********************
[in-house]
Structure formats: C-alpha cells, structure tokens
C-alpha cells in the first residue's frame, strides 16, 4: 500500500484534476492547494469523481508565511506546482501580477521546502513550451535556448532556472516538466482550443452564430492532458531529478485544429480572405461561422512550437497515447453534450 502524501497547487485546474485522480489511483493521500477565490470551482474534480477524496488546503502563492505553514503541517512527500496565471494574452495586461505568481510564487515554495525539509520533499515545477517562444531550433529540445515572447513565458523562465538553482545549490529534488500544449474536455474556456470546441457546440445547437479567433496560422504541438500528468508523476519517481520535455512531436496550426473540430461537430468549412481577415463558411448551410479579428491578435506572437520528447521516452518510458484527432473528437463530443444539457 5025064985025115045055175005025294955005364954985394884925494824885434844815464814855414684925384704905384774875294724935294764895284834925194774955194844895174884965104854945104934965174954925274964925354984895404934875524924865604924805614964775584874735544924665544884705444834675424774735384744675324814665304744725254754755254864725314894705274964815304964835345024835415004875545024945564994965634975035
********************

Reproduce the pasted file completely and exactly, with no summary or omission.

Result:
[in-house]
Structure formats: C-alpha cells, structure tokens
C-alpha cells in the first residue's frame, strides 16, 4: 500500500484534476492547494469523481508565511506546482501580477521546502513550451535556448532556472516538466482550443452564430492532458531529478485544429480572405461561422512550437497515447453534450 502524501497547487485546474485522480489511483493521500477565490470551482474534480477524496488546503502563492505553514503541517512527500496565471494574452495586461505568481510564487515554495525539509520533499515545477517562444531550433529540445515572447513565458523562465538553482545549490529534488500544449474536455474556456470546441457546440445547437479567433496560422504541438500528468508523476519517481520535455512531436496550426473540430461537430468549412481577415463558411448551410479579428491578435506572437520528447521516452518510458484527432473528437463530443444539457 5025064985025115045055175005025294955005364954985394884925494824885434844815464814855414684925384704905384774875294724935294764895284834925194774955194844895174884965104854945104934965174954925274964925354984895404934875524924865604924805614964775584874735544924665544884705444834675424774735384744675324814665304744725254754755254864725314894705274964815304964835345024835415004875545024945564994965634975035